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Amber Paulen

Henry Miller

Third or Fourth Day of Spring

Black Spring

Third or Fourth Day of Spring has within its crumbling black words, all I will ever need. If this piece would be all I’m allowed of the complete collection of the illustrious Henry Miller, it would suffice. If this piece would be all I’m allowed of all the great works of all the illustrious writers, it would surpass that which suffices.

Flipping through my rough-and-tumble copy of Black Spring seven years ago I settled into page nineteen, reading: The house wherein I passed the most important years of my life had only three rooms. The day was like today, the onset of May with rain hanging heavily and grey. I sat under the stone eaves on a stone balcony four flights above via Cicerone, Rome. Could Chance have brought me to this piece at that time? My mind was so fresh, so supple, that in one grand inhale, I digested it all.

I continue to digest. Once is not enough. It has been over seven years and I cannot shake those words firing through my senses; seven years and their chorus goes on, unstoppable; seven years and the words’ sharp truth has not grown dull with time, but instead has sharpened the instrument through which I decipher them. Third or Fourth Day of Spring was typed into my lineaments by a man with a heavy hand.

The dreamers dream from the neck up, their bodies securely strapped into the electric chair. To imagine a new world is to live it daily, each thought, each glance, each step, each gesture killing and recreating, death always a step in advance.

As I reread I become maudlin. It is as if the words of this piece are no longer words but have become the fertile earth that has seeded. I believe that everything Henry Miller wanted to say was said in this short piece. I believe that everything that can be said is said in this short piece. I believe there is nothing before and after this piece. Third or Fourth Day of Spring encompasses all.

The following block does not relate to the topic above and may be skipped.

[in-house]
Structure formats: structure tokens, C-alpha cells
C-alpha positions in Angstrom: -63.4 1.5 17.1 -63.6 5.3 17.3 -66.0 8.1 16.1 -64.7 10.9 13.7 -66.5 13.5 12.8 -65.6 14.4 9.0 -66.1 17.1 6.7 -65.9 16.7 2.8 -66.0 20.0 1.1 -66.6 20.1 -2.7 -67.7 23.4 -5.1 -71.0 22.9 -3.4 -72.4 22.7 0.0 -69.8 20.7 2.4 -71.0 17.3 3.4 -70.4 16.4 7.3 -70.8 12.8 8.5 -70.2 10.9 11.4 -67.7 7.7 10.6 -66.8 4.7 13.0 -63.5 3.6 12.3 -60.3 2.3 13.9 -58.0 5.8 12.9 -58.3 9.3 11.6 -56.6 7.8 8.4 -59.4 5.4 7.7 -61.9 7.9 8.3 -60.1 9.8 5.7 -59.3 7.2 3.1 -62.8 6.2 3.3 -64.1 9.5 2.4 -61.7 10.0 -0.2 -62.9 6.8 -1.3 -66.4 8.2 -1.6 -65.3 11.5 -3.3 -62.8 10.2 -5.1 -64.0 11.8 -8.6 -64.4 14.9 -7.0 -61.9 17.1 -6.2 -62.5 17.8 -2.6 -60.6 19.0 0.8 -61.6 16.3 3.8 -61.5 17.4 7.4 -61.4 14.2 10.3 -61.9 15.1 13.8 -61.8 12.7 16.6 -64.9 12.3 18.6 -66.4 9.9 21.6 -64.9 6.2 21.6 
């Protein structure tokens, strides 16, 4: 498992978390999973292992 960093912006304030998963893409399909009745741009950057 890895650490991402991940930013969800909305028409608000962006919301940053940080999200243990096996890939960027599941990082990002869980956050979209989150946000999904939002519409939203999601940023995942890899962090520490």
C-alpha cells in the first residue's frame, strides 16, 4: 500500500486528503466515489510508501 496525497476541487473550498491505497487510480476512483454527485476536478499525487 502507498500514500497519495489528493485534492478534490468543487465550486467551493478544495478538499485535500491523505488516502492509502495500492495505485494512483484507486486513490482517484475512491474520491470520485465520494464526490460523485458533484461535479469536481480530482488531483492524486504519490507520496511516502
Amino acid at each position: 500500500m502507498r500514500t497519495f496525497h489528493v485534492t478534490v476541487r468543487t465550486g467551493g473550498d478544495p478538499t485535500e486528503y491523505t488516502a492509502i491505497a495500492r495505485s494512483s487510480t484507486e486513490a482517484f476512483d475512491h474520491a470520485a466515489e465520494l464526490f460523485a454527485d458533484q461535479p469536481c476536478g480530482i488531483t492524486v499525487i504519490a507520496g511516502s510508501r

The world is a mirror of myself dying, the world not dying any more than I die, I more alive a thousand years from now than this moment and this world in which I am now dying also more alive then than now though dead a thousand years. When each thing is lived to the end there is no death and no regrets, neither is there a false springtime; each moment lived pushes open a greater, wider horizon from which there is no escape save the living.

I have found myself on nights of solitude, listening to this recording of Third or Fourth Day of Spring. To listen to Henry Miller read his own words, to listen without reading the words, just to listen, reveals another level of meaningfulness. As I listen I become maudlin. From Miller’s rambling introduction: “There crept into it an added intensity. . . fever. . . tempo that I don’t think the other books had. It was meant to be a very joyous book though it contains some terrible things. At bottom, what I think I wanted to convey was joy, even more than that, perhaps, ecstasy.”

Reading or listening to Third or Fourth Day of Spring is ecstasy; an ecstasy over and above any physical embodiment, an ecstasy over and above my perpetually conceiving self. An ecstasy beyond. To live beyond illusion or with it? that’s the question.

Always summer and everything true to pattern. If it’s a horse it’s a horse for all time. If it’s apoplexy it’s apoplexy, and not St. Vitus’s Dance. No early morning whores, no gardenias. No dead cats in the gutter, no sweat and perspiration. If it be a lip it must be a lip that trembles eternally.

Bracciano Italy
May 2008


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